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Mar 05, 2016

Do the Roses Smell Good?

Flash of Silver…the leap that changed my world
Question #12
Rite of Passage Four –First Love–
(1945 to 1949)

Q:

Ambition: Whose example did you want to follow?  If it was a parent, then did you want to do better than they had done?

I made my transition from a child’s allowance to an earned income at the hotel that my parents managed. I worked at a task that needed to be done by someone and that someone had become me.

I scrubbed a public restroom and received both money and a needed dose of humility. I had no illusions about my future as a janitor; what I wanted to be was an Hotelier…like my father…but more so, much more so!

I had caught a glimpse of the then managing director of the Dorchester hotel, in London. I remember him as a tall, elegant man with courtly manners and impeccably dressed. Oh how I yearned to be just like him, even down to the pearl pin in his pale grey silk tie!

In the same way that many a child gets an idea for their future by observing a parent I was quite definite about my career path at fourteen years old. I was also determined to do better than my father.

He did a great job, they both did. Loved by staff and customers and the owners! Who could beat that for achievement…but it wasn’t the best and, for some unknown reason, I wanted to be that person, the person who wins!

So…what about now?

My father never had a driving passion to be the best. I think he understood that it was unlikely since the war had interrupted any truly successful career path. It was enough for him to do a small thing and do it well and he did just that.

I find myself, at this time in my life, asking what might have happened if I had wanted to be more like my father and content with whatever that might have meant rather than always trying to be…better?

I have been a ‘driven’ man almost all my life. I have tried so hard to be…the best. For my “fifteen minutes of fame” I may at least have appeared to be the most successful but at what a cost!

As you read on about my journey and my feelings at the time…you will begin to see this ‘driven-ness’. It was a mix of the fear of failing that had taken root during my early schooling and my willingness to beused in a business that values both proficiency and personality.

I spent my life in hot pursuit of both and, for a great many years, never knowing what it meant to be…at peace.

It’s a peace that I’ve known for the past decade and it’s growing stronger every day.

Pix for March 5 (1)

Ah! but the roses really do smell good!

They only nod their heads when you rush past them!

Take some time dear friends; you may achieve less but actually live more!

P.S This week I read Treena’s poem Can you hear the Spring?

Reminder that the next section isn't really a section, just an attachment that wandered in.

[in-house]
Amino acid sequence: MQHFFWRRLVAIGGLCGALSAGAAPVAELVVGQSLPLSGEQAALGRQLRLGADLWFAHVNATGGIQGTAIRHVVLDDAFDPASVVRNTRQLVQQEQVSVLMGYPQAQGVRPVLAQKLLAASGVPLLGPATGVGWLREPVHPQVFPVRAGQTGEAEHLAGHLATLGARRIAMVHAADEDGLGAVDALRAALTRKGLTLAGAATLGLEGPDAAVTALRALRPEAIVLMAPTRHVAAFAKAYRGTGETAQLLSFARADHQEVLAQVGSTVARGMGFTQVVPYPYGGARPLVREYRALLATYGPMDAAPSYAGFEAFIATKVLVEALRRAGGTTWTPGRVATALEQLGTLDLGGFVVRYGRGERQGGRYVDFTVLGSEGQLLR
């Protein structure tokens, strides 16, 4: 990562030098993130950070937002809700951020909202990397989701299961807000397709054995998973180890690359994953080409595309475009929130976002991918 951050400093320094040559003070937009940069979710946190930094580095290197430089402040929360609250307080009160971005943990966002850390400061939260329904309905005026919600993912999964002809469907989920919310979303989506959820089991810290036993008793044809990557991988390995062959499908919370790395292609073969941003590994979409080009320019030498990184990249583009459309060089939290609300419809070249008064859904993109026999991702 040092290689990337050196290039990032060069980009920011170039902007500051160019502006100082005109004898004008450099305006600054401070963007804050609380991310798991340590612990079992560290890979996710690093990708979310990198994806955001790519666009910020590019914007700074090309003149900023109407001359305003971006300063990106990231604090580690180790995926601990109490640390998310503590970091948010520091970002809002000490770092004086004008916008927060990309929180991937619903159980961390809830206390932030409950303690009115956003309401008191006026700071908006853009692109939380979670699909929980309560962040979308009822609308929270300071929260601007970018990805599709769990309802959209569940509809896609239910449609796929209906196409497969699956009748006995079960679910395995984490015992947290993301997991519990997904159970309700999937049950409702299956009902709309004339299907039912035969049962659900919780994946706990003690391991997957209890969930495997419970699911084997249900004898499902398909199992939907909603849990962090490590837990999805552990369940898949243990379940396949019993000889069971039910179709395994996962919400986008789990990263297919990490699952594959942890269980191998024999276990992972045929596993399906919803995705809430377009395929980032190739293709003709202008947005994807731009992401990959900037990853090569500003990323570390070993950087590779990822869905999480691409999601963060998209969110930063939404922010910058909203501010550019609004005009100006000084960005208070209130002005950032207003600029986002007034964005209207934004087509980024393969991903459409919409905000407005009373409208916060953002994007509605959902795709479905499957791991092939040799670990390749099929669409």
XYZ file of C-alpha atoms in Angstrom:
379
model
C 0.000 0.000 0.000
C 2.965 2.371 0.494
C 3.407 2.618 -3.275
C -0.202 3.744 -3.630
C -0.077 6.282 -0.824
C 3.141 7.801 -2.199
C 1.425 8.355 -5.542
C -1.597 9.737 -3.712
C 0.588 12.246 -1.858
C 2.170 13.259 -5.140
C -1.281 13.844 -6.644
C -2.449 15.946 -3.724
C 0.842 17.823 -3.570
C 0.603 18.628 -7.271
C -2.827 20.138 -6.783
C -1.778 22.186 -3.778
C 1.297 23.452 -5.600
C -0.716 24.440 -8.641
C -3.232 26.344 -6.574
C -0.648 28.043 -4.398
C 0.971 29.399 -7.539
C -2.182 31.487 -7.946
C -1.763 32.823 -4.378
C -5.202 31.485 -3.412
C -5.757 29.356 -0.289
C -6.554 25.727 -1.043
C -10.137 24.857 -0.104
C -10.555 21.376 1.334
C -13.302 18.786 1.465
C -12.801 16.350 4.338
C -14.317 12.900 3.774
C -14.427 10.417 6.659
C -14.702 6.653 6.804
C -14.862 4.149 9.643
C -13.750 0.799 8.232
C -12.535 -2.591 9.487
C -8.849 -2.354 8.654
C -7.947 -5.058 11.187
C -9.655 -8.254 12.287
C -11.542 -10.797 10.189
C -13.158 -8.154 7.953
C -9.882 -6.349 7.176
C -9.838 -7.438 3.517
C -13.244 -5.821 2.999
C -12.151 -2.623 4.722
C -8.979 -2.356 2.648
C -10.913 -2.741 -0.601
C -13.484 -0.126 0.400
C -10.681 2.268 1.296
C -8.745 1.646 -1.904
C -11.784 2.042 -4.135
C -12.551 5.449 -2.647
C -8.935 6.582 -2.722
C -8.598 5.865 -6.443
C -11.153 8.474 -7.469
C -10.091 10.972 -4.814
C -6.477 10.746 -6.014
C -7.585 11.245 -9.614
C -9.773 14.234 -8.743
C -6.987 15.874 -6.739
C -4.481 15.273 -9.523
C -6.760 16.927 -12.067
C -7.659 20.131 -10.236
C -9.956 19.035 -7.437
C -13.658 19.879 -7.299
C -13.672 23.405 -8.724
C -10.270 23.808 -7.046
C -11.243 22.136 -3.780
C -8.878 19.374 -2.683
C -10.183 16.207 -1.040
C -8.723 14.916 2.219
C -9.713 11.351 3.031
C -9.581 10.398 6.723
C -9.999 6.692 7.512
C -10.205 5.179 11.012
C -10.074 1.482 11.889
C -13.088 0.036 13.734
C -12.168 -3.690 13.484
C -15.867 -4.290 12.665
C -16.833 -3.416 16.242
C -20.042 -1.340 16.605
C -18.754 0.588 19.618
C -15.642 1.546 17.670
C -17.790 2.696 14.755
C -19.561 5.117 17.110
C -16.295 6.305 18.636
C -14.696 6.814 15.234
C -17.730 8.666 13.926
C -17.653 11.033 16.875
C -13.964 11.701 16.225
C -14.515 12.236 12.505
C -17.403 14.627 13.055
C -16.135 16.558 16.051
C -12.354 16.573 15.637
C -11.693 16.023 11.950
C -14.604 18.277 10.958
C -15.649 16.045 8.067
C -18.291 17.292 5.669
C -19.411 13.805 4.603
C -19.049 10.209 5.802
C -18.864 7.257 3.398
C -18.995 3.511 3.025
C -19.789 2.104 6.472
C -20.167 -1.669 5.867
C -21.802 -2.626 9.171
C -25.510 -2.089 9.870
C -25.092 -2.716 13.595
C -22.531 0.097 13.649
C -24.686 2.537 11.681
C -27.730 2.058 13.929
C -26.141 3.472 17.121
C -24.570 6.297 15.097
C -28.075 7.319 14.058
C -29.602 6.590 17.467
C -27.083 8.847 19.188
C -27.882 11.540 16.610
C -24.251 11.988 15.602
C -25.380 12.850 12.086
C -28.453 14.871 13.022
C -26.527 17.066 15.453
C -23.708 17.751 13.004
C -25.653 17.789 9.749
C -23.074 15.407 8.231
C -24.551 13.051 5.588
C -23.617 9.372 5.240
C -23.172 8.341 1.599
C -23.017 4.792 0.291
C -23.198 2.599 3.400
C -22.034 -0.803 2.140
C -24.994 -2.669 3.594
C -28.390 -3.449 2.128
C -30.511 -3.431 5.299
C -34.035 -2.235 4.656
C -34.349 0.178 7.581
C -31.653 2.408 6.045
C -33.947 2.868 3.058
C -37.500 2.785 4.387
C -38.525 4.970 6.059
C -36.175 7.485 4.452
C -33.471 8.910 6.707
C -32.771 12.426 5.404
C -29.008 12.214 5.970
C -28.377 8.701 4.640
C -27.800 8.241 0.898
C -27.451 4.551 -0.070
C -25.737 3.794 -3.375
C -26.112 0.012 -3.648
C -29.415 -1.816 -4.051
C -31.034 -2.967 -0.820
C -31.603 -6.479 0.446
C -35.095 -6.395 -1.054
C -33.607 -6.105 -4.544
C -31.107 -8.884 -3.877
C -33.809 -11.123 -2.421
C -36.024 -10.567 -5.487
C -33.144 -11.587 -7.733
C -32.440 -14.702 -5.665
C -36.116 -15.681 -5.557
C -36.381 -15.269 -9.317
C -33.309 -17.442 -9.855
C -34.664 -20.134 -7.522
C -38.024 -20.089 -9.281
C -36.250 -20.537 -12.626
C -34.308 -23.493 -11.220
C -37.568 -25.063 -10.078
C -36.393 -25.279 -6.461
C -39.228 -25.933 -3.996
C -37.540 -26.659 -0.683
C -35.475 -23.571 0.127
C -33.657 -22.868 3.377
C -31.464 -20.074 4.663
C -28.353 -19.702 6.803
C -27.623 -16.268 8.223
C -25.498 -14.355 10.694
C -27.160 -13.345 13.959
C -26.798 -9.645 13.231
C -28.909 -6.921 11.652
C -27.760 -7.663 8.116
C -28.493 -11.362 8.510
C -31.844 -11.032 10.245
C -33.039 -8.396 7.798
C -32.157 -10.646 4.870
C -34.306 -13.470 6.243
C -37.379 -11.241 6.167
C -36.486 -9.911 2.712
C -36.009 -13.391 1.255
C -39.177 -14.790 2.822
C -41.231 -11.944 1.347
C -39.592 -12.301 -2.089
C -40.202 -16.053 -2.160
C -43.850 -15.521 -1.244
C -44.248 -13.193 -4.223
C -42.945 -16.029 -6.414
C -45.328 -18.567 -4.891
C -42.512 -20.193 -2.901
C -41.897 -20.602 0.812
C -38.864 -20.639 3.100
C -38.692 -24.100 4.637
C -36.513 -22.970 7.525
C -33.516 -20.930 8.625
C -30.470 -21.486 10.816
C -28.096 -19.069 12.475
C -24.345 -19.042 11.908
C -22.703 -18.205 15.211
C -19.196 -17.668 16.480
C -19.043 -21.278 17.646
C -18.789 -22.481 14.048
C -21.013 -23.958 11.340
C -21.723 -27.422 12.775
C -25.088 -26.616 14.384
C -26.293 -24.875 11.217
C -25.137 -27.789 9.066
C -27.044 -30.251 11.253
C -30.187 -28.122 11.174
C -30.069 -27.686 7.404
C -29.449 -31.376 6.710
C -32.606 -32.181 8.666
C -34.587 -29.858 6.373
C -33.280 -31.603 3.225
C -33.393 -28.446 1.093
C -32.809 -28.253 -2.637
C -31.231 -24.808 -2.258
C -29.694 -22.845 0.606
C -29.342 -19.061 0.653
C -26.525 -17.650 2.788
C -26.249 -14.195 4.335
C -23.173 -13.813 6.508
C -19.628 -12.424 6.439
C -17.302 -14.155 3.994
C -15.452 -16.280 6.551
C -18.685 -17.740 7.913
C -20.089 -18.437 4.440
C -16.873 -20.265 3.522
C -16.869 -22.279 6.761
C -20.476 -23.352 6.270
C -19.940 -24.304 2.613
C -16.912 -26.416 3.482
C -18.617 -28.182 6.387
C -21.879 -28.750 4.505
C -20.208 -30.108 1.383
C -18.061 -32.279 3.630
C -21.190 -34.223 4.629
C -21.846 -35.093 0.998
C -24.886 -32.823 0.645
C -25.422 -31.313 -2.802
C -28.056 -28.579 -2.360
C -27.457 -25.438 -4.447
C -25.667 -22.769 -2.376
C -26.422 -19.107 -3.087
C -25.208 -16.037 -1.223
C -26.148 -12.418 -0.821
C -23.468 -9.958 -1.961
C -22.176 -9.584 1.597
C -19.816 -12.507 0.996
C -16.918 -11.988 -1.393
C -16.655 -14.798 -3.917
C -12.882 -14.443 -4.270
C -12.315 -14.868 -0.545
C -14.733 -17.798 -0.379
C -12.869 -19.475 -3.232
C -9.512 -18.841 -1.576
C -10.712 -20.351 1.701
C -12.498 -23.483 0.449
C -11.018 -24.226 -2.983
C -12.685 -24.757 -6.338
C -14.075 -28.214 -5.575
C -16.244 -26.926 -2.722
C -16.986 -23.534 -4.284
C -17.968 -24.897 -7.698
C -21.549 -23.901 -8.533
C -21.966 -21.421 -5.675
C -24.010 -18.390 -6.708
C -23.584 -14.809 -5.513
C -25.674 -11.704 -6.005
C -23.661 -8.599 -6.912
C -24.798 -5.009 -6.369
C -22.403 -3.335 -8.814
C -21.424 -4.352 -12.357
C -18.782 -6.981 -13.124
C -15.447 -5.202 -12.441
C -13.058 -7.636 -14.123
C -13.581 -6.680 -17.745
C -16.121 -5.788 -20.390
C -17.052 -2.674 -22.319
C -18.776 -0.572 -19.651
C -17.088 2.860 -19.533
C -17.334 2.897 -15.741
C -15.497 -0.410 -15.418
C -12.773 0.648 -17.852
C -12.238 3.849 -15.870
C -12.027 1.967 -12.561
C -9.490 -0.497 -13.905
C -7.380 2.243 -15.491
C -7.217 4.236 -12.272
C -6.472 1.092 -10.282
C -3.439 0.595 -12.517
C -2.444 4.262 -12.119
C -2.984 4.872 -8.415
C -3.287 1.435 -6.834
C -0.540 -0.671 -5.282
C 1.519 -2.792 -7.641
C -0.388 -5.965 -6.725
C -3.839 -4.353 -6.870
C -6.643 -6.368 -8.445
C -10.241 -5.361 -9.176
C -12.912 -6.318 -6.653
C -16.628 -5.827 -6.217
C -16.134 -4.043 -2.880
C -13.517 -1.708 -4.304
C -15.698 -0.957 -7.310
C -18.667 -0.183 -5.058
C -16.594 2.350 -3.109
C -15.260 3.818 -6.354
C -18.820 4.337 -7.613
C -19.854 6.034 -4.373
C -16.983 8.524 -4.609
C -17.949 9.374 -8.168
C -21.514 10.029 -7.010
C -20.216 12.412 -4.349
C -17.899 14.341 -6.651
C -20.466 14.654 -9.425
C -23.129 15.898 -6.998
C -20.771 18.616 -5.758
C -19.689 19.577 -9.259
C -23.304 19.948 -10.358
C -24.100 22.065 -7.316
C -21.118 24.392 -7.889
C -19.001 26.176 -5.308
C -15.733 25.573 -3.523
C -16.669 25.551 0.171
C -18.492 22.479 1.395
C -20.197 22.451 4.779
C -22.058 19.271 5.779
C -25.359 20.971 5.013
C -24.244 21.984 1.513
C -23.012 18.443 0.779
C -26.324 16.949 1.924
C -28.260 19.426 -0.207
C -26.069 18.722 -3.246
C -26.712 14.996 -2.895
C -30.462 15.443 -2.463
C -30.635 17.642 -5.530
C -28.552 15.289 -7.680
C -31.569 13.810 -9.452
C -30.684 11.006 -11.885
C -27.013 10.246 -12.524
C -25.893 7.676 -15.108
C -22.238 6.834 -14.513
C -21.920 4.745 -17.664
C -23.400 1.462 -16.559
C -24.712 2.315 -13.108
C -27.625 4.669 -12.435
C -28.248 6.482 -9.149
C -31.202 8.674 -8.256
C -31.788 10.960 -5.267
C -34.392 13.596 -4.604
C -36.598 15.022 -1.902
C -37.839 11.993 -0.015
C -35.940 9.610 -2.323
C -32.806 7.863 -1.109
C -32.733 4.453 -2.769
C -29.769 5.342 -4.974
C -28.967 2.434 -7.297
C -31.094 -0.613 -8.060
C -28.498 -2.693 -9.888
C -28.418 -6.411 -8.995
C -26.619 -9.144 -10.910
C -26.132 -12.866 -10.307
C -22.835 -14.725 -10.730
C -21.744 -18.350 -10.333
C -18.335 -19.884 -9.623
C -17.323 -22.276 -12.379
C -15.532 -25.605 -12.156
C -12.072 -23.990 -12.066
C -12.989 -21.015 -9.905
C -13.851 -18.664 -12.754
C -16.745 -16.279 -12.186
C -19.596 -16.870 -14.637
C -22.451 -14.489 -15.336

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Feb 27, 2016

The Power of a Childhood Peer Group

Rite of Passage Four –First Love–
From the book ‘Flash of Silver…the leap that changed my world’
Question #11 ‘Peer Group’
(1945 – age 11)

Q:

How soon do you recall being concerned about your own peer group’s opinion of you, as an individual?

During my public school years I had been advanced to the senior school because of my height and found myself unable to find a peer group. Everyone else was at least a year older. It wasn’t until I arrived at Michael Hall, the Rudolf Steiner School, that I had the opportunity to relate to my own age group and discover my peers.

This coeducational school had no grade system or exams and even played games without scoring. It was a huge relief after the trauma of my immediate past. I recall being something of an oddity since the other students had, for the most part, been there for 4-5 years, always with Ms. Dawson as the class teacher.
I was, nonetheless, welcomed for who I was, not for what I had left behind. At no time did I ever feel that I had to try to gain approval. The no grades method spilled over into our relationships and meant that nobody was the most popular or best liked; we just didn’t have to compete with each other.

I look back on this treasured time with one profound regret. I wished that I had been able to remain at that school until I graduated…alas this was not to be. My whole life has been a ‘moving feast’, just long enough to find a friend and then to say goodbye, not unlike the life of a military ‘brat’?

I wonder if these short term associations with my peers was to lead me to always be somewhat ‘set apart’ and with very few deep friendships?

ROP 3 caption "class at Michael Hall school" set on left. "There were no marks or grades on papers...."(DONEx3)

Class at Michael Hall school.

So…what about now?

At some point in one’s life the peer group moves from personal to professional.
It’s no longer so much about friendship as respect and not really a matter of hanging out with one another on a day-by-day basis.